Quote from Laundry Files 2—Jennifer Morgue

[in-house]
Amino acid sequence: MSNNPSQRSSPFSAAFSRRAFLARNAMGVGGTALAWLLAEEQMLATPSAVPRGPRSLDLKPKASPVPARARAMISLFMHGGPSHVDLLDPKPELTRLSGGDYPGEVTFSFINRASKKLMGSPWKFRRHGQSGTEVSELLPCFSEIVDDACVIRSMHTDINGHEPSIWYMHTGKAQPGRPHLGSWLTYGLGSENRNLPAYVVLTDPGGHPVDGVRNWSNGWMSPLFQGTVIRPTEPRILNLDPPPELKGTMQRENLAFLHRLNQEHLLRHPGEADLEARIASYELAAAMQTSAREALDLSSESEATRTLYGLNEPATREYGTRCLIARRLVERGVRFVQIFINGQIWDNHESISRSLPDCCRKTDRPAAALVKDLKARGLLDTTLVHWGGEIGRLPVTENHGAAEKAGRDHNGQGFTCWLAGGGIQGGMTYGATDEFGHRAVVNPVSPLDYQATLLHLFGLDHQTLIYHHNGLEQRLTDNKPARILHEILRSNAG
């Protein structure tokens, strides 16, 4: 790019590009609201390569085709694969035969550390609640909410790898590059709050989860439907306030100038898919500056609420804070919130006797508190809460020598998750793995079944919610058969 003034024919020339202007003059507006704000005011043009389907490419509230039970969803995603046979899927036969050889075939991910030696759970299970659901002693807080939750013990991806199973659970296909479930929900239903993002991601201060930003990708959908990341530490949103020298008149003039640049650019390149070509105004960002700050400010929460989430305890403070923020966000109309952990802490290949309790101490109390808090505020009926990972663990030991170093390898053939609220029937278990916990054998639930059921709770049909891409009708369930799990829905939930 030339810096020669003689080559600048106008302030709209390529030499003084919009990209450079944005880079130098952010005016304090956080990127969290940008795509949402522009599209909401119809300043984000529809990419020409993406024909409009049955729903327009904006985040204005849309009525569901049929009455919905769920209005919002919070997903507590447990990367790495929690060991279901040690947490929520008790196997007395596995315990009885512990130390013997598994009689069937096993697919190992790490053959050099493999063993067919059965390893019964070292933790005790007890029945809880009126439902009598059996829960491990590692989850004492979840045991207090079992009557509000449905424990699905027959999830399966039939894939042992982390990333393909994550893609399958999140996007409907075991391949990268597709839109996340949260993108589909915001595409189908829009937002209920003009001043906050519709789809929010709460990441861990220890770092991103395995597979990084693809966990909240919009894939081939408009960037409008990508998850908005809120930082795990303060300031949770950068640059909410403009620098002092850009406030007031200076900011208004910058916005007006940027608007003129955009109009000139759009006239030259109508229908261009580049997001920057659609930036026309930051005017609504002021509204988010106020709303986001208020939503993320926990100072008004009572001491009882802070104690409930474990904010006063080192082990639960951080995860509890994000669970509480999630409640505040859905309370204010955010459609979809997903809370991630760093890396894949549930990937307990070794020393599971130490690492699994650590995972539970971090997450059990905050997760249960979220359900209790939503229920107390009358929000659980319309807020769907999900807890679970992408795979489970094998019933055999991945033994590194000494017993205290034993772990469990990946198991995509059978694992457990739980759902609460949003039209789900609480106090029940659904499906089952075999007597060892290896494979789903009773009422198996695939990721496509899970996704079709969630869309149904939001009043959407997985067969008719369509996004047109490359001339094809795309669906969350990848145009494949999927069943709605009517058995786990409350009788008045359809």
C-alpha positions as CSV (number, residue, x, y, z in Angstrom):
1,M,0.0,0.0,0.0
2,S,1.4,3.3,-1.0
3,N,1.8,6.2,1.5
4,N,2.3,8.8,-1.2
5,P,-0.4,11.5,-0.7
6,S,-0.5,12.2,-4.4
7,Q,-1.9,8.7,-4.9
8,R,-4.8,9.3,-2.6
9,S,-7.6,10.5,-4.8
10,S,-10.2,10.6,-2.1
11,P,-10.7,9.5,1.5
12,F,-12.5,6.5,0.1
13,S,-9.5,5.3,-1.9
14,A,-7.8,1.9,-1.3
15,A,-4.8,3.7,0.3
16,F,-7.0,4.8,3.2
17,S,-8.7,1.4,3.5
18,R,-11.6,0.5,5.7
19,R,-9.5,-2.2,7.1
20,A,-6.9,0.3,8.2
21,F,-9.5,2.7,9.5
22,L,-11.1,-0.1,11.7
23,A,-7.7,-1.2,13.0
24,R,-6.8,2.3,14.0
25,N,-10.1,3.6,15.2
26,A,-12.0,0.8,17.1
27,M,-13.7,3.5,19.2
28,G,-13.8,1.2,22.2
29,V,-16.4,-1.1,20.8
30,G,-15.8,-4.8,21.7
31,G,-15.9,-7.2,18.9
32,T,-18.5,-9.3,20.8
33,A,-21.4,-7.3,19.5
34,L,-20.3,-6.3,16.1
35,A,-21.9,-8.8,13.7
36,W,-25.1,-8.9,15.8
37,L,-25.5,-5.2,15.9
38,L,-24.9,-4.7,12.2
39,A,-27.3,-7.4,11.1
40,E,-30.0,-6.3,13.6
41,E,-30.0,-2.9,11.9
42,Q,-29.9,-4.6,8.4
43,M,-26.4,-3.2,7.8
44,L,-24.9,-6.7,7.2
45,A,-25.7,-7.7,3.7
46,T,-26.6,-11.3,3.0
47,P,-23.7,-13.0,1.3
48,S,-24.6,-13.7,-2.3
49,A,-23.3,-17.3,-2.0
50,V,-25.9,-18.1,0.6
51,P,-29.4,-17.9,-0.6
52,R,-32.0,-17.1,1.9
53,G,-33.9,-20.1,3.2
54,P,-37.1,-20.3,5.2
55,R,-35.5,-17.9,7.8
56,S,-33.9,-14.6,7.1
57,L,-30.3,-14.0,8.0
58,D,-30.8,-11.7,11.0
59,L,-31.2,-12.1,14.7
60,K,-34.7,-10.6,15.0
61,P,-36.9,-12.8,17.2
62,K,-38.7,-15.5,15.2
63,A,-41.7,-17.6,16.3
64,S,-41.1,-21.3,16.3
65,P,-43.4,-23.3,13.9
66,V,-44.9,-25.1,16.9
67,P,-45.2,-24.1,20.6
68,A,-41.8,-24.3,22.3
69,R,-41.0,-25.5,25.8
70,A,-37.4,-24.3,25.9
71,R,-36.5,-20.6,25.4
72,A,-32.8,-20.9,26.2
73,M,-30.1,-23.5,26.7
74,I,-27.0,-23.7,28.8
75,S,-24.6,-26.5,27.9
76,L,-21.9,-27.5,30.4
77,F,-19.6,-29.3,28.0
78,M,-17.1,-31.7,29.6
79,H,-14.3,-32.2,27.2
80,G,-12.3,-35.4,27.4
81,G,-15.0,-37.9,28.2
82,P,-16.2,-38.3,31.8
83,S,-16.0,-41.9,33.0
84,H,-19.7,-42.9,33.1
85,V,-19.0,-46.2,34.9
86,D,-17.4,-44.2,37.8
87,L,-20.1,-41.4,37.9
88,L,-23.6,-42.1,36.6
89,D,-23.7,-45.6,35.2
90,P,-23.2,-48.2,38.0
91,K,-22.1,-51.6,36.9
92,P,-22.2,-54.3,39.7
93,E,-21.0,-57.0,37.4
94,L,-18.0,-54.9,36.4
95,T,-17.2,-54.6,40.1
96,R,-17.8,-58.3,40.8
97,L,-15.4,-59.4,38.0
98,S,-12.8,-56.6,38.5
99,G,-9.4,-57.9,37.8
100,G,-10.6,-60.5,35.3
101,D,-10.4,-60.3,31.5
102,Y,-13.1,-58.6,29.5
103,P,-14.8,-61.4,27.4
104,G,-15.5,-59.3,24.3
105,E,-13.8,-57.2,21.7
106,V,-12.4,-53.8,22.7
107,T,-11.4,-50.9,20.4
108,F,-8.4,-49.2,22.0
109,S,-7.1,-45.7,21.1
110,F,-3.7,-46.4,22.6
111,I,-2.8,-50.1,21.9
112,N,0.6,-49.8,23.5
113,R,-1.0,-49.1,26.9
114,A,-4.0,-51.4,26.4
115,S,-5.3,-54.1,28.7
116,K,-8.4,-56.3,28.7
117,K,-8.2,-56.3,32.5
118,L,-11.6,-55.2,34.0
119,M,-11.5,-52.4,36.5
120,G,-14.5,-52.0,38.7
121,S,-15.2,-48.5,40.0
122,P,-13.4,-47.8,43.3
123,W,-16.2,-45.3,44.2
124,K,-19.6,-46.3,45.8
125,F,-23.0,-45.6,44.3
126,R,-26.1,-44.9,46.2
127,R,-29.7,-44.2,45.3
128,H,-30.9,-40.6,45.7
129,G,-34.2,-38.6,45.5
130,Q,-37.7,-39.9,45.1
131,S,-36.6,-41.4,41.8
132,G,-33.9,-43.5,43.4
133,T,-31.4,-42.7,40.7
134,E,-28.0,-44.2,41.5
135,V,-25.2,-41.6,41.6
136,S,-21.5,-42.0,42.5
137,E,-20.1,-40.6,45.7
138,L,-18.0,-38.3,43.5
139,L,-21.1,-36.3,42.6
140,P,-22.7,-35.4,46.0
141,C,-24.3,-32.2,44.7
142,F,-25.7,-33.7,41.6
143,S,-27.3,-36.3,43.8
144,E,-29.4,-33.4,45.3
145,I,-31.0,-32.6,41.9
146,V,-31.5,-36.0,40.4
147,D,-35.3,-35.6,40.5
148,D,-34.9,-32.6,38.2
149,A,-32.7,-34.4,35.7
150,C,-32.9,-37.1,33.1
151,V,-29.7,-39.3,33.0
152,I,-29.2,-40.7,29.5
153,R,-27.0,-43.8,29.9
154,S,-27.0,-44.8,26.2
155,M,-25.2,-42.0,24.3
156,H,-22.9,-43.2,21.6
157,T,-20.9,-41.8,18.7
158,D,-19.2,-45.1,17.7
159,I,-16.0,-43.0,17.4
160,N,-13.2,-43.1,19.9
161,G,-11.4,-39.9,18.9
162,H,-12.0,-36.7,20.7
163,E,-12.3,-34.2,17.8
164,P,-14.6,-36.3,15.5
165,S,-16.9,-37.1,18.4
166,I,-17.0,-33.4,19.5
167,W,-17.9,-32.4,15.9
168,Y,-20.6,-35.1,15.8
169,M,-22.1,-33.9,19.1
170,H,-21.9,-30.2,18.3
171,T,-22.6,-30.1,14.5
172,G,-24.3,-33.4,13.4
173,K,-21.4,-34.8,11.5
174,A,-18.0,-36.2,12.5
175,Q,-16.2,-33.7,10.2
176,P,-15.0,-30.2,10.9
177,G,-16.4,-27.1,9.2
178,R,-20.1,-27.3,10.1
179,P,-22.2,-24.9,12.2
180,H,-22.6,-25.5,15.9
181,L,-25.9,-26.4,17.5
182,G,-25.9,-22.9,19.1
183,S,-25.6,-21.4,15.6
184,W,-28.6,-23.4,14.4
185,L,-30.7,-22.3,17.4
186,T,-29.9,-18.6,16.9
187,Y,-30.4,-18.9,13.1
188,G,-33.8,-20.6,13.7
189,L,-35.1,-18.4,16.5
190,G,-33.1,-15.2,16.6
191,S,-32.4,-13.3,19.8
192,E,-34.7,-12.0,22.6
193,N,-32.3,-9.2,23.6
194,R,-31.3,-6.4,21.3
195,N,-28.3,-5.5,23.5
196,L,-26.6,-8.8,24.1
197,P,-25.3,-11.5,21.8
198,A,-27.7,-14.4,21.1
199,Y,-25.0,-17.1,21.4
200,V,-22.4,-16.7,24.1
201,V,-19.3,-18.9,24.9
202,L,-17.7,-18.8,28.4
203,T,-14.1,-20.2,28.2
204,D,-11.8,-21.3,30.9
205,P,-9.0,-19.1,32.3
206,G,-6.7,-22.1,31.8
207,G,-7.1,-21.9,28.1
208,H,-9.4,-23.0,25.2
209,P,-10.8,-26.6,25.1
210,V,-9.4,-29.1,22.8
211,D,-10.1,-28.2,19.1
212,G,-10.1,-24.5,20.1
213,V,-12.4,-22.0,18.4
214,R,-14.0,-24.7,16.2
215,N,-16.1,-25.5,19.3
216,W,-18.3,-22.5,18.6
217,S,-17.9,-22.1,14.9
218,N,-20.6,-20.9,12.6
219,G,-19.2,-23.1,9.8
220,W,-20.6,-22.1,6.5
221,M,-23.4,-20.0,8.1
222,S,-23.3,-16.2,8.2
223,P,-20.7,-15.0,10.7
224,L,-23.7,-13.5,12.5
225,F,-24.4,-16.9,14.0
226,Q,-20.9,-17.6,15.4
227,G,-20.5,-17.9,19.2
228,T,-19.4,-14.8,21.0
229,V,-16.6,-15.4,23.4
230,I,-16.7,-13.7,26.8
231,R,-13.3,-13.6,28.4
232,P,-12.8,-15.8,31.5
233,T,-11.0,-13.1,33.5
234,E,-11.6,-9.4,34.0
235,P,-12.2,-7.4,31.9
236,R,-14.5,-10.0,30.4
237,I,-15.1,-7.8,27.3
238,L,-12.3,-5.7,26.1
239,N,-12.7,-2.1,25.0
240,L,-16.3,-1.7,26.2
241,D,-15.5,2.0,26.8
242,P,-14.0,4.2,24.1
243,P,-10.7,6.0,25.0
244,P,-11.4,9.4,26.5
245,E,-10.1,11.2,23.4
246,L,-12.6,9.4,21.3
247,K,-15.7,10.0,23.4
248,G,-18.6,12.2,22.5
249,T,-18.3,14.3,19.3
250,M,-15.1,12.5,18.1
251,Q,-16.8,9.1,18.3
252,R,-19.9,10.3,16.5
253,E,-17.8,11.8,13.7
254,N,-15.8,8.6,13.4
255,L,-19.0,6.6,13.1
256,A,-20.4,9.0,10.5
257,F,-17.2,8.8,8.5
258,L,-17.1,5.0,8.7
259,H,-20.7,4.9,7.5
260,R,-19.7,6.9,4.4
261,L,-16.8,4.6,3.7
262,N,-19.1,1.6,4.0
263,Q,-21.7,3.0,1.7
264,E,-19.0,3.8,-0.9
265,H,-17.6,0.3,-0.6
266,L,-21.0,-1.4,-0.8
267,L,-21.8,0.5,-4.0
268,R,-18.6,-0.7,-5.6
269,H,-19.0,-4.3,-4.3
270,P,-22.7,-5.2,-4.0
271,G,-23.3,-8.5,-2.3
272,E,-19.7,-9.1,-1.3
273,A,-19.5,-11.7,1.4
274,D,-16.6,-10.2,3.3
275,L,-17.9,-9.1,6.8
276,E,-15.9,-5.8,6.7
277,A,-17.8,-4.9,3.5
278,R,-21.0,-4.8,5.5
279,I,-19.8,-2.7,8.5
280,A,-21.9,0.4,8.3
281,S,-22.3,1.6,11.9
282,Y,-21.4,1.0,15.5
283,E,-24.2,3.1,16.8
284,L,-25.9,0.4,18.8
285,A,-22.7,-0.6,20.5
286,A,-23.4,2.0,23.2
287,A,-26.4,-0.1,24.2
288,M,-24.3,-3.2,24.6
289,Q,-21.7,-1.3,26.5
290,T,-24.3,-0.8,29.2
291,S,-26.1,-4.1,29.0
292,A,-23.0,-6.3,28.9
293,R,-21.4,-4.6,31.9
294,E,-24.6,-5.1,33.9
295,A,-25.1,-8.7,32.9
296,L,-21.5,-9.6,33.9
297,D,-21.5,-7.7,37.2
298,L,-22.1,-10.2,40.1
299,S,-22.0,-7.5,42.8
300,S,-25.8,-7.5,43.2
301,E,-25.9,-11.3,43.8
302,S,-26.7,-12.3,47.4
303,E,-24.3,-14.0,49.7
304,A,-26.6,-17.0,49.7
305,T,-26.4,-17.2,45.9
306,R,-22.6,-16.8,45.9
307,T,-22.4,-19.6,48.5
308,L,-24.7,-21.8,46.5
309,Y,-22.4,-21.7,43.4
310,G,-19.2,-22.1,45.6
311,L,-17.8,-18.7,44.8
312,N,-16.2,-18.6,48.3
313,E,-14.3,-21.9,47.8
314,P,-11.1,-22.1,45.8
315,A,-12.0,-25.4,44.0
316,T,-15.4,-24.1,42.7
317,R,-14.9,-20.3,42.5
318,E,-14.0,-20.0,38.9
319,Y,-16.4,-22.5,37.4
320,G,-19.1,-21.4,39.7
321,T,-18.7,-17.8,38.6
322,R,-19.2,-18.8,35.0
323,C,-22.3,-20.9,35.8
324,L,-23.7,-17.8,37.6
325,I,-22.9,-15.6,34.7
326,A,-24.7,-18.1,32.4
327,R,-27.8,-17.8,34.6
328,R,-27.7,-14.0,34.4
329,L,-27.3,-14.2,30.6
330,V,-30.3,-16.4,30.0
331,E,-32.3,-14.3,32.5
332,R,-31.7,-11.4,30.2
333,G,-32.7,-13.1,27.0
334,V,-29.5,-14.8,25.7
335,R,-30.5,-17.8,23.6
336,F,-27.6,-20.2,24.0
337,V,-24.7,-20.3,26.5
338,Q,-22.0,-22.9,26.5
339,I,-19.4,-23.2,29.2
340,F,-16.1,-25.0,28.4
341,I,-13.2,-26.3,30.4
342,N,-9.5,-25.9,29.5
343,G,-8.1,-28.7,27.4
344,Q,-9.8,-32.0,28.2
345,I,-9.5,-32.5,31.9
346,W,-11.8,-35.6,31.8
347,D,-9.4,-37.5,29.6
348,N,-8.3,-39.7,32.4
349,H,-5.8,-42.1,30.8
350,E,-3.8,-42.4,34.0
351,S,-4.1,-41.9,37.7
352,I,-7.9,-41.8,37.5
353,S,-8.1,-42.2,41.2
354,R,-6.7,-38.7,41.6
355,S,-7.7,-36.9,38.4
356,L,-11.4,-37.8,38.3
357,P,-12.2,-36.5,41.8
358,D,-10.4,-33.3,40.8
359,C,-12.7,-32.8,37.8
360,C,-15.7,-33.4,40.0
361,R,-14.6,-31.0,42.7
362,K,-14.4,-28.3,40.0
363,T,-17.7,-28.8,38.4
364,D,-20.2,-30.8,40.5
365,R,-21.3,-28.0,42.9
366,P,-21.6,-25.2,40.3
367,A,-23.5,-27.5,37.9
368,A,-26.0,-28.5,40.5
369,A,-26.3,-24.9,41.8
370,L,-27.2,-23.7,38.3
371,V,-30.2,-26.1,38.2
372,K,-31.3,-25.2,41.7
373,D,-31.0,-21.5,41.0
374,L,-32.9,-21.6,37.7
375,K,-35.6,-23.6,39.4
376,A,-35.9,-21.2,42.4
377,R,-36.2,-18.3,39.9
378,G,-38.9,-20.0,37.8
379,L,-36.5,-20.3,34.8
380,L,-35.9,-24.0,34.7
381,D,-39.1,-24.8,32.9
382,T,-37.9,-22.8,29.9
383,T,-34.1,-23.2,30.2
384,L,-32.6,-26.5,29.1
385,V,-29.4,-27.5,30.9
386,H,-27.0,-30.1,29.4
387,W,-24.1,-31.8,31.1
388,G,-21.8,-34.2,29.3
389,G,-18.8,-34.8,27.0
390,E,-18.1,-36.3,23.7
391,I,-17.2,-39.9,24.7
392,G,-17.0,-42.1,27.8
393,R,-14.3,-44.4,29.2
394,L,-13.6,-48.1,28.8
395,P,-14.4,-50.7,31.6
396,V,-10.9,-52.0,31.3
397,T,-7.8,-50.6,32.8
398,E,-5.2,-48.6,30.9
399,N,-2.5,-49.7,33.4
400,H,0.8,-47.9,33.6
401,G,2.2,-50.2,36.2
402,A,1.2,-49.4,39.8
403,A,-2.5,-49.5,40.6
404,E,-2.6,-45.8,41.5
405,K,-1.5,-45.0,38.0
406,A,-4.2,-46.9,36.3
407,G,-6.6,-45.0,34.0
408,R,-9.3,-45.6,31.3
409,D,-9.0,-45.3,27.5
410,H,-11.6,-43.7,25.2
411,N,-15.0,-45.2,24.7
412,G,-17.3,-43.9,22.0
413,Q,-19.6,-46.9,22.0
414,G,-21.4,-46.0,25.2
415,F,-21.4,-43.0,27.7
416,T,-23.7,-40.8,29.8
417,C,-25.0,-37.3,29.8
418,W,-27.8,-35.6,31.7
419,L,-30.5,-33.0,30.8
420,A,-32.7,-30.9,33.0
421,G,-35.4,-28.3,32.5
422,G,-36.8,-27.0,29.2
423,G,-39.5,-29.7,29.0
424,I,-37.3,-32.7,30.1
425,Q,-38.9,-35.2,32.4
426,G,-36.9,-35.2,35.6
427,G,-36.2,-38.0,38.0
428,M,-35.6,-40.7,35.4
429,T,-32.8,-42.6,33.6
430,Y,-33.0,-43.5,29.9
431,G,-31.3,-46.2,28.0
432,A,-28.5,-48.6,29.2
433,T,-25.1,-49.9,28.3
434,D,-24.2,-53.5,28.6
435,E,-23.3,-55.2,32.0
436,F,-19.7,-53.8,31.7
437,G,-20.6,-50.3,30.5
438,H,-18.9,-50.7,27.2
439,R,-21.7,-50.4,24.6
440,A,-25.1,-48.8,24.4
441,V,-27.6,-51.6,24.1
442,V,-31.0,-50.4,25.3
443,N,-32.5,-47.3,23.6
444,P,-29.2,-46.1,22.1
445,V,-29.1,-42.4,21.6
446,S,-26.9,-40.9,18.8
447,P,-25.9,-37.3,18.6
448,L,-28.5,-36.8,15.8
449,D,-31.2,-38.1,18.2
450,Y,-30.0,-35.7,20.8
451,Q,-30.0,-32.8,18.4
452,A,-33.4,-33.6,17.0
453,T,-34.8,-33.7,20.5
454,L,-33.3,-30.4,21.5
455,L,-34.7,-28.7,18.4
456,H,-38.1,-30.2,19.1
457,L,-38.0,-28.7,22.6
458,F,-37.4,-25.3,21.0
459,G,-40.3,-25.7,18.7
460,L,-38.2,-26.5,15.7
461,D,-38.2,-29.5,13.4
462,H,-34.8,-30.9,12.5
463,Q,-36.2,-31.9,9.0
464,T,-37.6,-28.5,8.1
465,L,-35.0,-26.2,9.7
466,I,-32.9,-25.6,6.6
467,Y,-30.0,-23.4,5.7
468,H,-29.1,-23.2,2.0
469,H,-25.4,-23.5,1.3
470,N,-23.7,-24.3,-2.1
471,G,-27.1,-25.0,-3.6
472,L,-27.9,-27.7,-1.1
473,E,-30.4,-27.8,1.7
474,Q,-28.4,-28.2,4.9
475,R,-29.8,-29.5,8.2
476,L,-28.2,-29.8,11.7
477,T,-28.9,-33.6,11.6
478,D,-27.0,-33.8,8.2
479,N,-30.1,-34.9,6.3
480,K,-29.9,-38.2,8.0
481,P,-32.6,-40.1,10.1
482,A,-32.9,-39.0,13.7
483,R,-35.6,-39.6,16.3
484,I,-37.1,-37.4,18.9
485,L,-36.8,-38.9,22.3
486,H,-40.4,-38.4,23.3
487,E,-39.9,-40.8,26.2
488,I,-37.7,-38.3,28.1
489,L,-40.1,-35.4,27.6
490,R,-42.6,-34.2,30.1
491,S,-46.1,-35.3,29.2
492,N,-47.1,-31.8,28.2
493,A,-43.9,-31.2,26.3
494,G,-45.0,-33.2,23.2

James Bond was a creature of the Cold War: a strange period of shadow-boxing that stretched from late 1945 to the winter of 1991, forty-six years of paranoia, fear, and the creepy sensation that our lives were in thrall to forces beyond our comprehension. It’s almost impossible to explain the Cold War to anyone who was born after 1980; the sense of looming doom, the long shadows cast by the two eyeball-to-eyeball superpowers, each possessing vast powers of destruction, ready and able to bring about that destruction on a planetary scale in pursuit of their recondite ideologies. It was, to use the appropriate adjective, a truly Lovecraftian age, dominated by the cold reality that our lives could be interrupted by torment and death at virtually any time; normal existence was conducted in a soap-bubble universe sustained only by our determination to shut out awareness of the true horrors lurking in the darkness outside it an abyss presided over by chilly alien warriors devoted to death-cult ideologies and dreams of Mutually Assured Destruction. Decades of distance have bought us some relief, thickening the wall of the bubble — memories misting over with the comforting illusion that the Cold War wasn’t really as bad as it seemed at the time — but who do we think we’re kidding? The Cold War wasn’t about us. It was about the Spies, and the Secret Masters, and the Hidden Knowledge.